gms | German Medical Science

79. Jahresversammlung der Deutschen Gesellschaft für Hals-Nasen-Ohren-Heilkunde, Kopf- und Hals-Chirurgie e. V.

Deutsche Gesellschaft für Hals-Nasen-Ohren-Heilkunde, Kopf- und Hals-Chirurgie e. V.

30.04. - 04.05.2008, Bonn

Modelling of inner ear geometry for cochlear implantation – anatomical variability and patient-specific planning of insertion

Meeting Abstract

  • corresponding author Thomas S. Rau - Department of Otolaryngology, Medical University of Hannover, Hannover, Germany
  • author Hubertus Eilers - Institute of Robotics, Leibniz University of Hannover, Hannover, Germany
  • author Martin Leinung - Department of Otolaryngology, Medical University of Hannover, Hannover, Germany
  • author Andreas Hussong - Institute of Robotics, Leibniz University of Hannover, Hannover, Germany
  • author Thomas Lenarz - Department of Otolaryngology, Medical University of Hannover, Hannover, Germany
  • author Omid Majdani - Department of Otolaryngology, Medical University of Hannover, Hannover, Germany

German Society of Oto-Rhino-Laryngology, Head and Neck Surgery. 79th Annual Meeting of the German Society of Oto-Rhino-Laryngology, Head and Neck Surgery. Bonn, 30.04.-04.05.2008. Düsseldorf, Köln: German Medical Science; 2008. Doc08hno15

Die elektronische Version dieses Artikels ist vollständig und ist verfügbar unter: http://www.egms.de/de/meetings/hno2008/08hno15.shtml

Veröffentlicht: 8. Juli 2008

© 2008 Rau et al.
Dieser Artikel ist ein Open Access-Artikel und steht unter den Creative Commons Lizenzbedingungen (http://creativecommons.org/licenses/by-nc-nd/3.0/deed.de). Er darf vervielf&aauml;ltigt, verbreitet und &oauml;ffentlich zug&aauml;nglich gemacht werden, vorausgesetzt dass Autor und Quelle genannt werden.


Gliederung

Text

Introduction: The development of mechatronic assistance devices provides the possibility to position cochlear implant electrodes (CI) with high precision within the spiral cochlea in an optimized location. Such a perimodiolar positioning is assumed to reduce electrical thresholds and improve speech perception. Knowledge of the individual anatomy is necessary for this highly precise planning because of spread in the anatomical variability. Furthermore an appropriate software solution has to be developed in order to define the desired final position pre-operatively.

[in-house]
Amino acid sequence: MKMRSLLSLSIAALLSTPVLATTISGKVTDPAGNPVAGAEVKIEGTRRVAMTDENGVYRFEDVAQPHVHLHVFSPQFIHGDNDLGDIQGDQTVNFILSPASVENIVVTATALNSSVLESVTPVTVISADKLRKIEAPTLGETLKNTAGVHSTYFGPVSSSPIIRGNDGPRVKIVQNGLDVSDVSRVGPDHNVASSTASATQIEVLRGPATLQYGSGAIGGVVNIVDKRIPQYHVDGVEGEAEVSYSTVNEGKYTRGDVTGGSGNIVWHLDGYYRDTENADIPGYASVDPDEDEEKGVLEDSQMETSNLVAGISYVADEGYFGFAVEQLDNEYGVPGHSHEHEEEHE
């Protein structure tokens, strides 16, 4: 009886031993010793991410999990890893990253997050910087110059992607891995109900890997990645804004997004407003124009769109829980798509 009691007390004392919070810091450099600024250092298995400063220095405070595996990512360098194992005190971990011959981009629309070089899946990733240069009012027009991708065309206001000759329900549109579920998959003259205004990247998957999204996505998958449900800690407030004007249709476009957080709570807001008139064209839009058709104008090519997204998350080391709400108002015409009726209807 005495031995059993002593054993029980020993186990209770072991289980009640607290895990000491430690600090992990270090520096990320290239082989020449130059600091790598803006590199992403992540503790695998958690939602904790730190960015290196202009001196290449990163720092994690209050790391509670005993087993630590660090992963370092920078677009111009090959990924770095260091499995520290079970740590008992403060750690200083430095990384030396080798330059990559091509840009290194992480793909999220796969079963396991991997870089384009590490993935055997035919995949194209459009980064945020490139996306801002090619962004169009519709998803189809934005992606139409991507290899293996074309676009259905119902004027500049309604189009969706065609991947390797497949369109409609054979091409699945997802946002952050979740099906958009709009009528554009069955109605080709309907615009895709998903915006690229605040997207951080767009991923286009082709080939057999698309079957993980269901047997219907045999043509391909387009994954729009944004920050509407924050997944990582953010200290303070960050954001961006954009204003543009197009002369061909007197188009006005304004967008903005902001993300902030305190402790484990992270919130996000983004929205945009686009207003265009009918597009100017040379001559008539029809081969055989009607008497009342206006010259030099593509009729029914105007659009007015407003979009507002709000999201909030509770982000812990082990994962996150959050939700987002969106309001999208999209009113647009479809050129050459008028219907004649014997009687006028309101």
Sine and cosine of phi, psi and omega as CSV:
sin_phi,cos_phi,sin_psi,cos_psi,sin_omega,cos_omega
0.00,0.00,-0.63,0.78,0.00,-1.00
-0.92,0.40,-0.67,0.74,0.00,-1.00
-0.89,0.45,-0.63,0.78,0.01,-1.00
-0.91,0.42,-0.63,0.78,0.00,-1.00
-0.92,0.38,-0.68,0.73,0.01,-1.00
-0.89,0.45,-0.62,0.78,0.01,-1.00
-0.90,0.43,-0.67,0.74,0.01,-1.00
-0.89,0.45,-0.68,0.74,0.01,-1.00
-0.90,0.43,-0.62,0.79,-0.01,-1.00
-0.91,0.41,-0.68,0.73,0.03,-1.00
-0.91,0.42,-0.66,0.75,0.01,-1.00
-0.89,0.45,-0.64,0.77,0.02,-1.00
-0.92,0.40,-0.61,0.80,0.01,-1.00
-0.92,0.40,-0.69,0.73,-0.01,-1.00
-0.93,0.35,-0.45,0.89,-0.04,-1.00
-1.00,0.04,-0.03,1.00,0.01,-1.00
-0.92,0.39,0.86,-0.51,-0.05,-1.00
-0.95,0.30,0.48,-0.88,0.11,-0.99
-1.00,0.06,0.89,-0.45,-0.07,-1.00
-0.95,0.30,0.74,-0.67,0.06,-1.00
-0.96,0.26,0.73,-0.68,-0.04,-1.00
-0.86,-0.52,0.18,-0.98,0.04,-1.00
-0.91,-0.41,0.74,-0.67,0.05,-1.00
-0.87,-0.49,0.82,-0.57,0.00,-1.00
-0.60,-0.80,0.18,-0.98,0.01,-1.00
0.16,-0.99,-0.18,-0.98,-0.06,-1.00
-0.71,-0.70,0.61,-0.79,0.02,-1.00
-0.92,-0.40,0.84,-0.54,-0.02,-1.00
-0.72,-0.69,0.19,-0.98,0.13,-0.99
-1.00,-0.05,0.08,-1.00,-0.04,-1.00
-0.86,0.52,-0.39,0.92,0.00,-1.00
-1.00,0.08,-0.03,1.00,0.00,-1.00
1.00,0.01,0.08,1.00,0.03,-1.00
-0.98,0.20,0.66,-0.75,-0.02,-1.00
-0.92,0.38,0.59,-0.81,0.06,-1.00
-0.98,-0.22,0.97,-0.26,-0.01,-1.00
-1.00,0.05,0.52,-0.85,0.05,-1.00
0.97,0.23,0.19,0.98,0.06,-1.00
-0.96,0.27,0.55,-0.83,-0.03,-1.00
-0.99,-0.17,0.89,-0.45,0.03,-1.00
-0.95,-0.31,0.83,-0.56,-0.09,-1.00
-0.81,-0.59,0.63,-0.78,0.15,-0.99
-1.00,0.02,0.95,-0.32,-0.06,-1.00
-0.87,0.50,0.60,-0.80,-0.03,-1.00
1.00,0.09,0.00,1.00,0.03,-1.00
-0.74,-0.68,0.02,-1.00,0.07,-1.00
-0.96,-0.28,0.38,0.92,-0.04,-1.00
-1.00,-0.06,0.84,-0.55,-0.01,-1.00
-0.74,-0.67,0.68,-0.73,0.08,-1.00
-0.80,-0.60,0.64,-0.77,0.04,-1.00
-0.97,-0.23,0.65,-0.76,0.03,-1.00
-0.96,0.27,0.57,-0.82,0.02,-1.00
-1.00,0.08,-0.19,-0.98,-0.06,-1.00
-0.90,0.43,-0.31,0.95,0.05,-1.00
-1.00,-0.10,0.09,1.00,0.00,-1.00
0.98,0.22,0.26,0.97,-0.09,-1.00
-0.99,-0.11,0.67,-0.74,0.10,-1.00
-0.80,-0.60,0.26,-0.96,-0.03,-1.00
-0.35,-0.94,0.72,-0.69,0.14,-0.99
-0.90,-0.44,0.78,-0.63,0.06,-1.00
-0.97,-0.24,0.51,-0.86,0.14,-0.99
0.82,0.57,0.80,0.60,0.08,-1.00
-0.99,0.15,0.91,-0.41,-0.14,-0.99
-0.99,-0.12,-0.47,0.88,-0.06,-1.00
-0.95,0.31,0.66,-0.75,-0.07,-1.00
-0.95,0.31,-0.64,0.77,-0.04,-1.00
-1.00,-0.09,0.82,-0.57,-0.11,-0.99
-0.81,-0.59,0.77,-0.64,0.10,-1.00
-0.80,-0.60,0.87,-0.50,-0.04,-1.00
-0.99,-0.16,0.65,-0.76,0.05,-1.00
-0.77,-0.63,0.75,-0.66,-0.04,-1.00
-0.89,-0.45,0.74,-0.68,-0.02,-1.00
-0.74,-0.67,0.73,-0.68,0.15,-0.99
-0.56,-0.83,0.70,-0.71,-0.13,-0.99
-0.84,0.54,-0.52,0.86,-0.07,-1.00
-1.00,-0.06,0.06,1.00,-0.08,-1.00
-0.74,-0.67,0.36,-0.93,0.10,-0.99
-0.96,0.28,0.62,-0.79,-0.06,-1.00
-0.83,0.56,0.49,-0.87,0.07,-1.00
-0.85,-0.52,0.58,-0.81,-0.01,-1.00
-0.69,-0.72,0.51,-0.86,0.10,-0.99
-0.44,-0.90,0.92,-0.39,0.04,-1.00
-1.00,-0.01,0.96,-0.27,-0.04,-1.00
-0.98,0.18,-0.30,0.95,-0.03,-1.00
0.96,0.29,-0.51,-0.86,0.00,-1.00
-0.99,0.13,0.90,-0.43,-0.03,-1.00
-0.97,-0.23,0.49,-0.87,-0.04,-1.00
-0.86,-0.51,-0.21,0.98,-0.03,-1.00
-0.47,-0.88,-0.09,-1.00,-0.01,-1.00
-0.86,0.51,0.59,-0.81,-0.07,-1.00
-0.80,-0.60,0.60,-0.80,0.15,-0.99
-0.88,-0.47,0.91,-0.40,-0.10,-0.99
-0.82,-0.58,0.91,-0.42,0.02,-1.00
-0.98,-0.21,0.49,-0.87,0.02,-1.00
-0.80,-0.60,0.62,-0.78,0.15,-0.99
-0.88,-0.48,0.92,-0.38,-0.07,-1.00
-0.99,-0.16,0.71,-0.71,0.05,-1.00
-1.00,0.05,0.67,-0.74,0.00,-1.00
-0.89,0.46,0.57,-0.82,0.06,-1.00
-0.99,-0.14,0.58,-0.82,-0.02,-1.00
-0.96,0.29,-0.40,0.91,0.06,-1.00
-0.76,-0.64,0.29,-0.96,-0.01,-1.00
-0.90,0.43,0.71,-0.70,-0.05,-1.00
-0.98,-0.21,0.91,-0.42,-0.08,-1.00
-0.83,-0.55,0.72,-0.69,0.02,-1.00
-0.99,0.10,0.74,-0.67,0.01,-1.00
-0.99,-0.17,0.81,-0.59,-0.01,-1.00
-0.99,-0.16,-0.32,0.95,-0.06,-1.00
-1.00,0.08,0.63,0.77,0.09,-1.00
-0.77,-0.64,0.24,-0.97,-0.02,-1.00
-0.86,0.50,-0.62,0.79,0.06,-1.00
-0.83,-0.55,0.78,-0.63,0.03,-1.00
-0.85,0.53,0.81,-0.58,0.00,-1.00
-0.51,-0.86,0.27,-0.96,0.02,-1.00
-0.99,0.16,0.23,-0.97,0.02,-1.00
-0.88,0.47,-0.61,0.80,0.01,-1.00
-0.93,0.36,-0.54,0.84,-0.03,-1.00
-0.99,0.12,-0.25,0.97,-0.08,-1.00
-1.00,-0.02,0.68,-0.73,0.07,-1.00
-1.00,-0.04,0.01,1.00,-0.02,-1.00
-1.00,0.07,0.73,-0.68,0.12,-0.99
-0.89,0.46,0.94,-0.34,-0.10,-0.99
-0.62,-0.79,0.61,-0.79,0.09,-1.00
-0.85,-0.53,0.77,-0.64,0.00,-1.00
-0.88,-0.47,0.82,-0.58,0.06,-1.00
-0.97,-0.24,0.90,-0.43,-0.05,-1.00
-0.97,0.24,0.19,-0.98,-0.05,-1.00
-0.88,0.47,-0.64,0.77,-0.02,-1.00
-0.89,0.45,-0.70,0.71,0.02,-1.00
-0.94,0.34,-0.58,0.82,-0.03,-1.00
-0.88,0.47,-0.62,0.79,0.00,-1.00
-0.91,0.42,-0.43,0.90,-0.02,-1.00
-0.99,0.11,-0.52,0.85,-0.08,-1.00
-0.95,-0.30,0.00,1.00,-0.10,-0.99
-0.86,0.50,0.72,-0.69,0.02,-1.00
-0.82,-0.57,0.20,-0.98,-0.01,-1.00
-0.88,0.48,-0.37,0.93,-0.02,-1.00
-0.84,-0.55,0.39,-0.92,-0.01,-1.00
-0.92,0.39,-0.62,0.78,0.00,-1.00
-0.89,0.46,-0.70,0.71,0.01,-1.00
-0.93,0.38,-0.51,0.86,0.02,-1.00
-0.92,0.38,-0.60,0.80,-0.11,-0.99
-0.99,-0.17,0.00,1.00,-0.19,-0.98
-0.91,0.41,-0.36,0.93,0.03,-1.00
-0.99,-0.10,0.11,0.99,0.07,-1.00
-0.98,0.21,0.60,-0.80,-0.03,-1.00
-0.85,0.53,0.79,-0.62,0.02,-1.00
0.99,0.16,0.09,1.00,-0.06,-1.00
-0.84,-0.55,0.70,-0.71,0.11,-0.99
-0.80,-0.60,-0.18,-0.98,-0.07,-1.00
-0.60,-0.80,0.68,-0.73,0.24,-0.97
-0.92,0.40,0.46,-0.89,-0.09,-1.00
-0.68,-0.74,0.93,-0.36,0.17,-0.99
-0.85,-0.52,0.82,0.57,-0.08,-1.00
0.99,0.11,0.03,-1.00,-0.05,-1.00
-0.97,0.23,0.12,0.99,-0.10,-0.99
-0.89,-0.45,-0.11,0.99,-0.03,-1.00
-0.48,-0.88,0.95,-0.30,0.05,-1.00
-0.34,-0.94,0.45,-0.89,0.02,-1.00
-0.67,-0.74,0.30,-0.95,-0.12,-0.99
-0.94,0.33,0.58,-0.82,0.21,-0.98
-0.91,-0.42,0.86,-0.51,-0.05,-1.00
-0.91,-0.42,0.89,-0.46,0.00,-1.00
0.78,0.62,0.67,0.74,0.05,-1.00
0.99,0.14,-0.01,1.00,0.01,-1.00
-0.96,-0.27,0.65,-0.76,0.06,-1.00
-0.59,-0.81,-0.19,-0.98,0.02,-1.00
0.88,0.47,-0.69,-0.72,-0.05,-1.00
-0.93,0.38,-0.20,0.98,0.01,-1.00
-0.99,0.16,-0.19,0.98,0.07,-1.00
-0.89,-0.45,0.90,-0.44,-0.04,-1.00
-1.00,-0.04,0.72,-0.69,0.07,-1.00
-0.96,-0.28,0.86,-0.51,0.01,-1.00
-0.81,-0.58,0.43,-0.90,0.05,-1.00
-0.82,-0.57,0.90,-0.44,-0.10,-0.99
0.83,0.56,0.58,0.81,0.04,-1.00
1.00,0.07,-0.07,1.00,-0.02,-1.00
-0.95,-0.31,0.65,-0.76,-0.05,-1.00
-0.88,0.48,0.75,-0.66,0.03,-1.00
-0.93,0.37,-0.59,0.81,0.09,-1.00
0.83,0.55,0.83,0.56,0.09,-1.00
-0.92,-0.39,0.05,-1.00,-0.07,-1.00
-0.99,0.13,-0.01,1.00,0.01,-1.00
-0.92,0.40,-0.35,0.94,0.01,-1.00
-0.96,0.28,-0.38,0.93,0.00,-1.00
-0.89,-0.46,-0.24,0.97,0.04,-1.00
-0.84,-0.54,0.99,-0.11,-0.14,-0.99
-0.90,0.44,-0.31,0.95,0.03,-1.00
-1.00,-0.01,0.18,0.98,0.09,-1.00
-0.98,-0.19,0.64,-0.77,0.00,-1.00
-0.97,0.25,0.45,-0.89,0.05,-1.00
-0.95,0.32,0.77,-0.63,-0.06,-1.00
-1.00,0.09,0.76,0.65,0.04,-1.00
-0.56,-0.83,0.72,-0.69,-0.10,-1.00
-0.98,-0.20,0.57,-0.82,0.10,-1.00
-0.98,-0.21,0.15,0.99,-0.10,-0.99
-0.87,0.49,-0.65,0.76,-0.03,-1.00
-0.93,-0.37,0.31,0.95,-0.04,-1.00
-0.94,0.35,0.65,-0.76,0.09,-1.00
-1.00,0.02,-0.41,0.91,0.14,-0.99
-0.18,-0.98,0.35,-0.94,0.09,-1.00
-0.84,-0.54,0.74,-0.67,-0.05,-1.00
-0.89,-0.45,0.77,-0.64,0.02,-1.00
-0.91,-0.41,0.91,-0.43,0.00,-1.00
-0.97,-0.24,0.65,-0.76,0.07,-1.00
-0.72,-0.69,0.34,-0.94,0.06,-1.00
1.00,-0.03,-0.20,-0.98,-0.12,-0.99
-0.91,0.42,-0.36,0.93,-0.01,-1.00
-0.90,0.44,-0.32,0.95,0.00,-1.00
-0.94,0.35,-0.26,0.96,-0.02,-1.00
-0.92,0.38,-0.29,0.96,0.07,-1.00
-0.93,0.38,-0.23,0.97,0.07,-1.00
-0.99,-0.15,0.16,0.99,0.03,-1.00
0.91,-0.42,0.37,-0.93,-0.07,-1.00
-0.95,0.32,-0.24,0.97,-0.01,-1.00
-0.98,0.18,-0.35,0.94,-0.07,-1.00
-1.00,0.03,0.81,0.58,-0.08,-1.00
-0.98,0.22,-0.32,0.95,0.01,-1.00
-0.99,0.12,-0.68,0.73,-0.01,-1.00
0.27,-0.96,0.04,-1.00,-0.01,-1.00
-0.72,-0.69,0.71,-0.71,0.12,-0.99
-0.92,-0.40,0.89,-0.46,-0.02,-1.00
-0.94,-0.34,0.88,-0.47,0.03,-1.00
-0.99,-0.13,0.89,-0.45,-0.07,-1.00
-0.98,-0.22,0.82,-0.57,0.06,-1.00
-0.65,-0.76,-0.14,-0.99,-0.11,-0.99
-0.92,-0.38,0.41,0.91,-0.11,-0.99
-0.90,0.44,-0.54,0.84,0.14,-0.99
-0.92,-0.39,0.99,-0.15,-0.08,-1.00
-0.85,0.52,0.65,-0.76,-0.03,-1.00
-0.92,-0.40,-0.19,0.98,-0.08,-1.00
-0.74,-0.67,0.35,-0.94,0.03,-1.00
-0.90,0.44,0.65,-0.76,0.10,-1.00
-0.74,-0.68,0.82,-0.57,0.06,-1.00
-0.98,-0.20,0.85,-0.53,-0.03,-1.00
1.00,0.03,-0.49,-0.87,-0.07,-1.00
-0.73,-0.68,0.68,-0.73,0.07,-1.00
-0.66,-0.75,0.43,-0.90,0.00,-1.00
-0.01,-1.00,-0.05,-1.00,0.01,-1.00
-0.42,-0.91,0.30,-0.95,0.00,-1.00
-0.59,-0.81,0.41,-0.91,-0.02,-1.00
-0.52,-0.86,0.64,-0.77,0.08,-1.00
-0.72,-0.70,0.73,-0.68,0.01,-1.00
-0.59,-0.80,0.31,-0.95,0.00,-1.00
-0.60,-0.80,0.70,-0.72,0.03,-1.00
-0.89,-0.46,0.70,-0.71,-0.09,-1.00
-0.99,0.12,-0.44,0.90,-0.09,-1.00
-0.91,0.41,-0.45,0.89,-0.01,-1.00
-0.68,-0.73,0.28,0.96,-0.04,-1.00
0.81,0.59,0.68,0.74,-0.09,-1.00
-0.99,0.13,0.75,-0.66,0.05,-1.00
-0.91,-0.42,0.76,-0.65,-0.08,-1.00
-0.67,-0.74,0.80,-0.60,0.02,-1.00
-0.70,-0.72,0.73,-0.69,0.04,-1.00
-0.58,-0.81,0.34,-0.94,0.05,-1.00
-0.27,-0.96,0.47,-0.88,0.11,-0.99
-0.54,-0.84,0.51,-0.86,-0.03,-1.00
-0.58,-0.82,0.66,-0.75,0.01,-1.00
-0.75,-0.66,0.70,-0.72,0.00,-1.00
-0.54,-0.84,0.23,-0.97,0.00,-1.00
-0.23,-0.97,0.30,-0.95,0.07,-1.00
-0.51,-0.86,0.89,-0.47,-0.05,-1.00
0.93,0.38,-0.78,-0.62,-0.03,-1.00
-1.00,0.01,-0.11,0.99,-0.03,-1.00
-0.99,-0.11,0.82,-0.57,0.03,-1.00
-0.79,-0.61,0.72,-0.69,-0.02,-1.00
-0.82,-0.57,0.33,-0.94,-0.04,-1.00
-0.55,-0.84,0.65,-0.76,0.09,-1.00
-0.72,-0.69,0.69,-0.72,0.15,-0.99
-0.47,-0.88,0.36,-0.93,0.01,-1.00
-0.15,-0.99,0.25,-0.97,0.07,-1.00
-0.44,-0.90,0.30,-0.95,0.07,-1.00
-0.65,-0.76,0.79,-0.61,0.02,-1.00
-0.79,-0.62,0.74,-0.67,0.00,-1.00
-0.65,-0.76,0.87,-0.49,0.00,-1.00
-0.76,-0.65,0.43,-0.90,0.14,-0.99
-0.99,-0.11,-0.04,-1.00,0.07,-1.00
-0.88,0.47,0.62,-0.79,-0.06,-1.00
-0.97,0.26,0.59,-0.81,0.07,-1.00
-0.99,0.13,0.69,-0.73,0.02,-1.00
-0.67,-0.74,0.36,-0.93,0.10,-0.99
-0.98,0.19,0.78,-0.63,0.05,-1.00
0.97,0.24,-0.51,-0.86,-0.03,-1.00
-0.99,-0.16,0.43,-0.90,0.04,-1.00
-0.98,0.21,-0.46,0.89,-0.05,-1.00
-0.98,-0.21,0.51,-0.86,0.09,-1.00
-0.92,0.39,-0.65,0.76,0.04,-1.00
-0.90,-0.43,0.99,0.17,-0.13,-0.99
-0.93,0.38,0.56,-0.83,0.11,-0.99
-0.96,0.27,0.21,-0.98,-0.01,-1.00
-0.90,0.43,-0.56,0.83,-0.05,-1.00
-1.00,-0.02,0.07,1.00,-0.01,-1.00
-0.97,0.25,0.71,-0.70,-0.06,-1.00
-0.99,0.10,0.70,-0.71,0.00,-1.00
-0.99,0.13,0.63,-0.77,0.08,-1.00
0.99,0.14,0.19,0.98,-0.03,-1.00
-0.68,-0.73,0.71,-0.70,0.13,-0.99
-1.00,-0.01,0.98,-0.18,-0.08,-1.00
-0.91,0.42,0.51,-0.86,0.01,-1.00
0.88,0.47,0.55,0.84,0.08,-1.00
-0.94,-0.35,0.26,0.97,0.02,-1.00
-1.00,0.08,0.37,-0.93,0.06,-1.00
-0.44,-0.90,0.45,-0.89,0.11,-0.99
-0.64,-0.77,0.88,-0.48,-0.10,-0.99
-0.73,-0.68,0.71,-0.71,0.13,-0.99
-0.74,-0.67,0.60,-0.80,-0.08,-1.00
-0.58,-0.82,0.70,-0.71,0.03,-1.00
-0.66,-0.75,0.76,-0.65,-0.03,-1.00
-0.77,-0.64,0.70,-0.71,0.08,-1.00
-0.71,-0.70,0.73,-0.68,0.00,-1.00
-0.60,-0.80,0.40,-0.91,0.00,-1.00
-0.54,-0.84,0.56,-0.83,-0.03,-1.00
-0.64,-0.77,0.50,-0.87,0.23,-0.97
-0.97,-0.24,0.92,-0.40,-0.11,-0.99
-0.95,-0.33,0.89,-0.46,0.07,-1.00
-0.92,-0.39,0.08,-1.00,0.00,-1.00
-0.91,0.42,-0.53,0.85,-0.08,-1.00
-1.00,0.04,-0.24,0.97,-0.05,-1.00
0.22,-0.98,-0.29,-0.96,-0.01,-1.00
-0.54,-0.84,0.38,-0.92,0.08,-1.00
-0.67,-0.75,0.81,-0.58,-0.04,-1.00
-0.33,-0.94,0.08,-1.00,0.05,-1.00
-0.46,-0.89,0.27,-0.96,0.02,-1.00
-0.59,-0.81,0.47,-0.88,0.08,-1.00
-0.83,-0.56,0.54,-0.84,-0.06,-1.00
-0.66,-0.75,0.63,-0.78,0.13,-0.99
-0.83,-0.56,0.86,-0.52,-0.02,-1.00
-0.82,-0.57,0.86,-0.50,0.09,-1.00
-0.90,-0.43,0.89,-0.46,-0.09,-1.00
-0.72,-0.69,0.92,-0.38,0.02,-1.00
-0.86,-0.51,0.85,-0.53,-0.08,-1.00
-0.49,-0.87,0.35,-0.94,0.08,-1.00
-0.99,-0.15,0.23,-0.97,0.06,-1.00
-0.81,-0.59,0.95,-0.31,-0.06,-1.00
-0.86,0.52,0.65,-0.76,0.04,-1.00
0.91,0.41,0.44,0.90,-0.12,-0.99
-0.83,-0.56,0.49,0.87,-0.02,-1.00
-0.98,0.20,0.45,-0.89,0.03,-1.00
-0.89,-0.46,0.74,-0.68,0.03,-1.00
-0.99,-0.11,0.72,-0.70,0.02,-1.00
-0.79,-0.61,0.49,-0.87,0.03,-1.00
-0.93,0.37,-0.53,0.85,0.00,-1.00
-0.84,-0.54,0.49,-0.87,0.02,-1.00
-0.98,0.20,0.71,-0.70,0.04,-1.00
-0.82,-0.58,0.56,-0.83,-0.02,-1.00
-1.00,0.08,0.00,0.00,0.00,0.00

Methods: Flat-panel based computed tomography imaging was performed on 23 fresh frozen human temporal bones (voxel size 200³ µm³) and the cochlea was segmented. Subsequently height and dimension of the basal turn of the cochleae were measured. A custom made 3-dimensional software was used to approximate the dimensions of the basal turn by a spiral function.

Results: The median height of the cochlea amount to 9.1 mm with a range from 8.4 mm to 9.8 mm. The longitudinal axis of the basal turn varied from 6.2 mm to 7.3 mm (median 6.8 mm) and corresponding transverse axis ranged from 3.8 mm to 5.0 mm. Fitting parameters of the spiral approximation confirm this high variability.

Conclusion: The determined variability of the inner ear geometry confirmed previous studies and underlines the necessity of patient-specific CI insertion planning. A custom made software module allows the import of individual geometry data and manual definition of supporting point for a mathematical description of the final position of the electrode carrier. By these means an optimized, perimodiolar implant positioning can be determined in the context of robot-assisted cochlear implantation.


References

1.
Escudé B, James C, Deguine O, Cochard N, Eter E, Fraysse B. The size of the cochlea and predictions of insertion depth angles for cochlear implant electrodes. Audiol Neurootol. 2006;11(Suppl 1):27-33.